At the assessed sawmills, the availability of adequate lighting and ventilation are not risk factors for the occurrence of unsafe behavior, since most stations have sufficient lighting and ventilation for carrying out the work activities. Under these conditions, the risk would be present only during the earliest hours of the day, when the support of artificial light is generally utilized, as there are no night shifts. As for ventilation, in days with strong draughts, the main danger is that suspended dust and smoke particles may interfere with the workers’ visibility and breath; therefore, the use of protective devices would help mitigate potential unsafe behaviors. In almost all the observations carried out, at certain sawmills electric wires and distribution caps remained open, filled with dust and sawdust, with the latent risk of causing fires and electric discharges. Furthermore, there are no safety warnings on the electricity control panel, which increases the threat of potential accidents (Kaygin and Yildiz, 2017).

Safety control charts for safe behavior by sawmill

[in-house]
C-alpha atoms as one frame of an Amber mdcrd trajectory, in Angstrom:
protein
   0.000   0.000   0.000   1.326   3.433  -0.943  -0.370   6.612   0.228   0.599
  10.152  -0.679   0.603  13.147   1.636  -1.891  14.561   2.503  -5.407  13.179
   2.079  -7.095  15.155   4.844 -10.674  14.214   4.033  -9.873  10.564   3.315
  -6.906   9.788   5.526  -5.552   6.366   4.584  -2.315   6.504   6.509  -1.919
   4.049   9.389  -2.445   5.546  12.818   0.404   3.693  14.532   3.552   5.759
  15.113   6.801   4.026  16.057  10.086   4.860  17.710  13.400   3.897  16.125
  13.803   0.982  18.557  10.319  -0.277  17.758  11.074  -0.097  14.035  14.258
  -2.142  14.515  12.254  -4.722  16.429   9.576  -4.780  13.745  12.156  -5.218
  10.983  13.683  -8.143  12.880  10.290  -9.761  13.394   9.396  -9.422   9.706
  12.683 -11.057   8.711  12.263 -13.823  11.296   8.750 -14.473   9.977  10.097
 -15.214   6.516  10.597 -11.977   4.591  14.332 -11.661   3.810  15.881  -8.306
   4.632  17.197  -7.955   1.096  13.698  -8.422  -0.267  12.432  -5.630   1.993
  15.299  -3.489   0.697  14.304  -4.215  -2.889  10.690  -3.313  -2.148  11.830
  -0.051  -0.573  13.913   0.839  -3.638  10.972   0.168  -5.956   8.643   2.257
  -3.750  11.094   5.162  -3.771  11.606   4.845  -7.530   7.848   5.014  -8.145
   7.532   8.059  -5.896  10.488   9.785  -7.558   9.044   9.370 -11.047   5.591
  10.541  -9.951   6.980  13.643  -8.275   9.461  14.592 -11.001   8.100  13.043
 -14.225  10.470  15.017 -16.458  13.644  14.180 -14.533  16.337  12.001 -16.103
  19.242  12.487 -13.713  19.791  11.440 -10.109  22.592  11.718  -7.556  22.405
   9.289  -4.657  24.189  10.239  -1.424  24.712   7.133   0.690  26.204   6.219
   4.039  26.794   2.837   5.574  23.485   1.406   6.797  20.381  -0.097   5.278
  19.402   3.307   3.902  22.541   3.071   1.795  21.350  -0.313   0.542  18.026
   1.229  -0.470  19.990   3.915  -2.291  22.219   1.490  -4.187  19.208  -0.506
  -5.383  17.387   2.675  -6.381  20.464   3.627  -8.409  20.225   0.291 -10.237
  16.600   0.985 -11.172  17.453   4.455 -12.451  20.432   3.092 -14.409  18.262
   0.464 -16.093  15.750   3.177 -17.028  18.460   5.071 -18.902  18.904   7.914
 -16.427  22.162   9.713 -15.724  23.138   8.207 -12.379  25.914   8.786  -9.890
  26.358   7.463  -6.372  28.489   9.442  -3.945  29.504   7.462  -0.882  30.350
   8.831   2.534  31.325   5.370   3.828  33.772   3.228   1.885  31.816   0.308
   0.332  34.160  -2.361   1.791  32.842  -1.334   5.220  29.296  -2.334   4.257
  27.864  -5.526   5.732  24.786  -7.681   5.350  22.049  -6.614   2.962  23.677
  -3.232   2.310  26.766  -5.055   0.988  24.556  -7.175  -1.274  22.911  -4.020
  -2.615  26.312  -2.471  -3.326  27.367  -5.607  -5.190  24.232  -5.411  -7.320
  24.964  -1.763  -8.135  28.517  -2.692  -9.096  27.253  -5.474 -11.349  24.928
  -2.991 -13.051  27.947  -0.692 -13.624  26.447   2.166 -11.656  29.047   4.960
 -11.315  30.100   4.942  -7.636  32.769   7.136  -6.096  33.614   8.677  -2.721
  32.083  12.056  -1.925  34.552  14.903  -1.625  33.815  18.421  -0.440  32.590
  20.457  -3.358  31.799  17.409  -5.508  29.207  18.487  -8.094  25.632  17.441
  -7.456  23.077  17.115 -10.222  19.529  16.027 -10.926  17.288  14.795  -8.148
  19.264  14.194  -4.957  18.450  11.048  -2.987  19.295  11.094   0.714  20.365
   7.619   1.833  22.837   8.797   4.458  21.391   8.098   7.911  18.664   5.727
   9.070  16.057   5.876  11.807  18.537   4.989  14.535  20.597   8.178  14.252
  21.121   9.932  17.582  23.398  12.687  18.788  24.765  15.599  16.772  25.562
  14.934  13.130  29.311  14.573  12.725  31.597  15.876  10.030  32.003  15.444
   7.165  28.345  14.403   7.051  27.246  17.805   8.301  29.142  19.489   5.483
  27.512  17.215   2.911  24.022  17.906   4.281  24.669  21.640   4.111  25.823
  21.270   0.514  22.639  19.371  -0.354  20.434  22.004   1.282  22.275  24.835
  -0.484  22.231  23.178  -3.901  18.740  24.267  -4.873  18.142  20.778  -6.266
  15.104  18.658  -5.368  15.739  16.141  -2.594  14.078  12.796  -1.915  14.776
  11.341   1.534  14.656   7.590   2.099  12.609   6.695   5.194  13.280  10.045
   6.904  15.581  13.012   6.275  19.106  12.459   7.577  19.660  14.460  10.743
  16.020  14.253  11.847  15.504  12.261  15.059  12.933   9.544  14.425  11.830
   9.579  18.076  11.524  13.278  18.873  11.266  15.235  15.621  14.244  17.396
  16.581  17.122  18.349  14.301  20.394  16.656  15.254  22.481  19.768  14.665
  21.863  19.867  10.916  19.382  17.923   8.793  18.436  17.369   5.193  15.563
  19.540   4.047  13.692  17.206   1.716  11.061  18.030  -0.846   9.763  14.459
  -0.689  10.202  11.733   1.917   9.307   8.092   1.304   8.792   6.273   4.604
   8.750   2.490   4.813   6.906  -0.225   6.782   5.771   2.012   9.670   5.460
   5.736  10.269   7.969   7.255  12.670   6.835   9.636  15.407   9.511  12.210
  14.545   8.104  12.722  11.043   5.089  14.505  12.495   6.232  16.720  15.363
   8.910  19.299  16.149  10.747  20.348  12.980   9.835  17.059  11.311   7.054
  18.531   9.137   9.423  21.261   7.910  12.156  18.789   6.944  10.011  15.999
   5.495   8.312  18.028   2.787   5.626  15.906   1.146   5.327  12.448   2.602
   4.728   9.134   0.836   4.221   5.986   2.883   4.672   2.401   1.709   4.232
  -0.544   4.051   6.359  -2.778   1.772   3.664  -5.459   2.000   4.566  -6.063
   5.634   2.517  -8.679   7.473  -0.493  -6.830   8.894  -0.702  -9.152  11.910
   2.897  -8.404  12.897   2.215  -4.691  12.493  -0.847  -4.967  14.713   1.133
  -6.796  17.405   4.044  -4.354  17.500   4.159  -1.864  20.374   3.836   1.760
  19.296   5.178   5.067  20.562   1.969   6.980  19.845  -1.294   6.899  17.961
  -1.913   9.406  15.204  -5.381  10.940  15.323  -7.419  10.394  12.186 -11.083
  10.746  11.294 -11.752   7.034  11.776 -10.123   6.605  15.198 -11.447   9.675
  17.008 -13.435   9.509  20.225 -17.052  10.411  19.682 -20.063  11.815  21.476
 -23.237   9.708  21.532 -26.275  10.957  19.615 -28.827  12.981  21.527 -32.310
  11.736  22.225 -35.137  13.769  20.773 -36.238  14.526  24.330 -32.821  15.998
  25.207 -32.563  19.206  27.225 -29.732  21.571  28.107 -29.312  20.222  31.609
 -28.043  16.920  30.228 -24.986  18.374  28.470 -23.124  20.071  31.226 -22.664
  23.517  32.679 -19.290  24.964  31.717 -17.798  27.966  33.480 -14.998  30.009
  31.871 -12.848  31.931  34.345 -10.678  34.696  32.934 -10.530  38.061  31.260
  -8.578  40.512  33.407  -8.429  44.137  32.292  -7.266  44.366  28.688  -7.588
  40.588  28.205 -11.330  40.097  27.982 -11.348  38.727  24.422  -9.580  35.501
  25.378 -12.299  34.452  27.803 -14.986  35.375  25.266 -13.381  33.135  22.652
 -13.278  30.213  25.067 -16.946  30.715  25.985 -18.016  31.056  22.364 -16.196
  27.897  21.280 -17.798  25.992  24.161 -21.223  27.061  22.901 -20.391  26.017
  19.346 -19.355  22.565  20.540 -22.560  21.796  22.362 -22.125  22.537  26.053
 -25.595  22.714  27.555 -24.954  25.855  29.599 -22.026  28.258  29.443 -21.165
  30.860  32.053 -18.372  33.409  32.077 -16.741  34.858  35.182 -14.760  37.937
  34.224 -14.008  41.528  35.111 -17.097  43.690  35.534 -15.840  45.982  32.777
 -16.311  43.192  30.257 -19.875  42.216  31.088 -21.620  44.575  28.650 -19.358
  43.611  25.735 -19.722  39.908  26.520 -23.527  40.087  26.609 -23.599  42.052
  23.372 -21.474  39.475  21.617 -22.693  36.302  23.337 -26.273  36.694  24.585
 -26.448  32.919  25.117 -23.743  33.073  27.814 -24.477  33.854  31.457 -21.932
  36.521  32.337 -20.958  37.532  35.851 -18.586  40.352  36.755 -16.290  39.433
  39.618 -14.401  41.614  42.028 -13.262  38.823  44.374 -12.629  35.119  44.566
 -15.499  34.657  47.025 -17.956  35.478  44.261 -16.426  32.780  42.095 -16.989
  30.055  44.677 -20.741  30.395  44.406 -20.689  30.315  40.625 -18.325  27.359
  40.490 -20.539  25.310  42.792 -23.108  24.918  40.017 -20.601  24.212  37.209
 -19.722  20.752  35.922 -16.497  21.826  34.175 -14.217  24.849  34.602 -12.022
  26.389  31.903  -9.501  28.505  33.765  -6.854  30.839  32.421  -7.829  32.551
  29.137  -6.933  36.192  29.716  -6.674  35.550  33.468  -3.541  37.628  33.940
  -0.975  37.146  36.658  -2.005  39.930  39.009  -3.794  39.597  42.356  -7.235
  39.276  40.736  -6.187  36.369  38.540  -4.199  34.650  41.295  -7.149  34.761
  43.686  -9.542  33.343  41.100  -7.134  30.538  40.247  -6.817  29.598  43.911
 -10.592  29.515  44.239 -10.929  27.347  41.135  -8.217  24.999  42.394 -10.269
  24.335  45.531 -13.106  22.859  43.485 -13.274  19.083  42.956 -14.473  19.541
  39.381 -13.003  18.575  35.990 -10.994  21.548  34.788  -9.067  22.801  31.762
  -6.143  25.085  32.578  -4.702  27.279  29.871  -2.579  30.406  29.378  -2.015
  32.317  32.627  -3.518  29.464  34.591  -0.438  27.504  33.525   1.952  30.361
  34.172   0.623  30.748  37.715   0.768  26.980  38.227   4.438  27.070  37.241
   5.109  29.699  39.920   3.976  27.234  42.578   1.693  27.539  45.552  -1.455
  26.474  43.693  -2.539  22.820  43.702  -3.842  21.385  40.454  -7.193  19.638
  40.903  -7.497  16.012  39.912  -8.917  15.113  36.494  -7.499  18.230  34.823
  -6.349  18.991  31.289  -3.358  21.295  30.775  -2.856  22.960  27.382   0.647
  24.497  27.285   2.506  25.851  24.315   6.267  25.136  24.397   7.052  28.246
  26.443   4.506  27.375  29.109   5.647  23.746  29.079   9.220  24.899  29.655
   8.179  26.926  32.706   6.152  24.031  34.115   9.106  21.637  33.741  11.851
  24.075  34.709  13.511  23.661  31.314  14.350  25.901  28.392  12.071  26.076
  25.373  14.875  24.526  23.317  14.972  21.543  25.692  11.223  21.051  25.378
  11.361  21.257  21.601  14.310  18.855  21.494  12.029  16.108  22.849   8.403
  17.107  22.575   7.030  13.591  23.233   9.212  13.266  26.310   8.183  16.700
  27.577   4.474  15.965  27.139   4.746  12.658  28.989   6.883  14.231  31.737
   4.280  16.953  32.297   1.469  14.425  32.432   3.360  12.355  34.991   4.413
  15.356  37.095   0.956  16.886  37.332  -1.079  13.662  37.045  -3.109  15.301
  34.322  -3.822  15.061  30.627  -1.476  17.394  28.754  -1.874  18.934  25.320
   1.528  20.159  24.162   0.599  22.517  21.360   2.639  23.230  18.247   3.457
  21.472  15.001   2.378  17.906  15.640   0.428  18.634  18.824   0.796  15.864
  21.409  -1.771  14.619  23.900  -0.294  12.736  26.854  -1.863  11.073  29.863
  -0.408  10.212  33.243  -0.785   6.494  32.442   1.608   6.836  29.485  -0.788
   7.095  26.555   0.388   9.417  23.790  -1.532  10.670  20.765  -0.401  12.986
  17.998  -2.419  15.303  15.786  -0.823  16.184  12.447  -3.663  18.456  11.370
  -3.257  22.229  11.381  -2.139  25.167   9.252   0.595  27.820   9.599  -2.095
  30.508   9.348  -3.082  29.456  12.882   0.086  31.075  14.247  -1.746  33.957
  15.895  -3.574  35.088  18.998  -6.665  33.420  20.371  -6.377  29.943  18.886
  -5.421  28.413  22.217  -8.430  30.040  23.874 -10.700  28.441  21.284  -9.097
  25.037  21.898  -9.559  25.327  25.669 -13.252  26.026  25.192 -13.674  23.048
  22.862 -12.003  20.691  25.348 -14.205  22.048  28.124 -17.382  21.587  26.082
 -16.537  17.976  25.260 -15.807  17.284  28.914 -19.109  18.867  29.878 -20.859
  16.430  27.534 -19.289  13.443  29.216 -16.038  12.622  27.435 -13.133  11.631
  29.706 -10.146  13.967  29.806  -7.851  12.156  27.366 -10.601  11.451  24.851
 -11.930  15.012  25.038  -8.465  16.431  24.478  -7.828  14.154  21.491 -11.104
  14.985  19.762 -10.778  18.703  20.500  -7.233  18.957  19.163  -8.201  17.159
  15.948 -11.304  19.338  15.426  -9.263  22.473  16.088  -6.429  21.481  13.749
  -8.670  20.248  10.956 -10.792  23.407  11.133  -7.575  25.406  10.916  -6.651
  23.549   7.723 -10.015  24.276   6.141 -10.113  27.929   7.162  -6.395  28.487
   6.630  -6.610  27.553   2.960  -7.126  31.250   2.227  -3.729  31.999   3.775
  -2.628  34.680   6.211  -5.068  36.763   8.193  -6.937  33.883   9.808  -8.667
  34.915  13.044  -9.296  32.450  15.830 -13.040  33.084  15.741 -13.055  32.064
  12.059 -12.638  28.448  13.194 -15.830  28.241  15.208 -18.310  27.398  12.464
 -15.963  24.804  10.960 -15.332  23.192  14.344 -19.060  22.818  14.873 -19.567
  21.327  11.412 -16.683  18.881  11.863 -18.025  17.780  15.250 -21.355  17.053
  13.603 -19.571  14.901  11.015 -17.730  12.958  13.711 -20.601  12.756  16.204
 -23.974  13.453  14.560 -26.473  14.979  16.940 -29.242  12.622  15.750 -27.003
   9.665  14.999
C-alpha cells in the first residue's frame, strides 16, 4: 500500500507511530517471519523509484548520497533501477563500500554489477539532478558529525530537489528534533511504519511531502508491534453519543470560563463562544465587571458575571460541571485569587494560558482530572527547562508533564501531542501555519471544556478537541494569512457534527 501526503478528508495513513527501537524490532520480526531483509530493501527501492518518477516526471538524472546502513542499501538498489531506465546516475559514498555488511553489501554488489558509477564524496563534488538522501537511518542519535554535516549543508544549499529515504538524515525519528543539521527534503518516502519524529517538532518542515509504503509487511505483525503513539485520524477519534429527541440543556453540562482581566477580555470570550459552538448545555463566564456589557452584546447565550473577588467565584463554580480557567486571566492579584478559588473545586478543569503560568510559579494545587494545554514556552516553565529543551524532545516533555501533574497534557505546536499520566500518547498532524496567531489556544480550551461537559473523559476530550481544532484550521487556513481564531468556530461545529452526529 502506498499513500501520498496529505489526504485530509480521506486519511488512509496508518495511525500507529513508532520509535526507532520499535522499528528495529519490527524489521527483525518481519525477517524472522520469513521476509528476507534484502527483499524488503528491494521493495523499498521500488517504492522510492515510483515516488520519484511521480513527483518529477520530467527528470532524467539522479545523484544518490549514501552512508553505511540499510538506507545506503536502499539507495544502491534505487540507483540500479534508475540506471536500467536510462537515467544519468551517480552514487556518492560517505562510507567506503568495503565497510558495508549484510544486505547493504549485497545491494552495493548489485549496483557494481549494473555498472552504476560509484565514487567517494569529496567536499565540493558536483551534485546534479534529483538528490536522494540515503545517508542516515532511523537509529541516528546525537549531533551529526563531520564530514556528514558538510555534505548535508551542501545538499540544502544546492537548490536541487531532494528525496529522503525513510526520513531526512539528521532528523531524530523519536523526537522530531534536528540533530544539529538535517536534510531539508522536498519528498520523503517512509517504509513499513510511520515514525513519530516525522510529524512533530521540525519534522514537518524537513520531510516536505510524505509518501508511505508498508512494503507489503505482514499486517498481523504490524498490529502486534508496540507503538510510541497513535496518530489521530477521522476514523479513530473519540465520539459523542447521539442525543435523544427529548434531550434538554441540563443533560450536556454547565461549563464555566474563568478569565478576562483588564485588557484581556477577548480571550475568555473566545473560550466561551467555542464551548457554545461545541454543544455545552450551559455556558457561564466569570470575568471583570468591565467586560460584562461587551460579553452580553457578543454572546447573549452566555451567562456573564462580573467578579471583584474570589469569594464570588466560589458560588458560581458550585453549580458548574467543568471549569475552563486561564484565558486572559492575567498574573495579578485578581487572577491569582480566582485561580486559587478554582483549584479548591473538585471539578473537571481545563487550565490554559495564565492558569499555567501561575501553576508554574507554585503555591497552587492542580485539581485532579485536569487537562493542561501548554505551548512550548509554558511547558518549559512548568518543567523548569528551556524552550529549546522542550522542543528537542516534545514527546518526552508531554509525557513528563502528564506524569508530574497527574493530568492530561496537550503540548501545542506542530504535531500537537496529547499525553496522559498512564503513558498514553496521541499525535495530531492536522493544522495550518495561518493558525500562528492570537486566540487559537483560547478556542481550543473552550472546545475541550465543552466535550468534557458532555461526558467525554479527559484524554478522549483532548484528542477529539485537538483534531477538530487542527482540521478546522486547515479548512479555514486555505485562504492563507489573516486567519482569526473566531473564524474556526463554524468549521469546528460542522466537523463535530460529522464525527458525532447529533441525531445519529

Control charts for safe behavior at the assessed sawmills in terms of personal protective equipment use by the workers exhibited control limits of 28.86 to 34.12 %; i.e. the threshold of safe behavior is extremely low. Even so, six of the eleven assessed sawmills were beneath the lower control limit, with safe behavior percentages of 15.95 to 28.74 %, while only five exhibited values ranging between 34.22 and 45.21 %. As for unsafe behaviors, due to lack of use of personal protective equipment, the control limits were established within a threshold of unsafe behaviors of 65.88 to 71.14 %, which is very high. Therefore, six sawmills surpassed the upper limit, with unsafe behavior percentages of 71.43 to 85.05 %, while in five sawmills, the unsafe behavior percentages ranged between 54.79 and 65.78 % (Figure 1a and 1b).

Frecuencia = Frequency; Aserradero = Sawmill; Límite de control superior = Upper control limit; Condiciones inseguras en el puesto de trabajo = Unsafe conditions in the job post; Límite de control inferior = Lower control limit.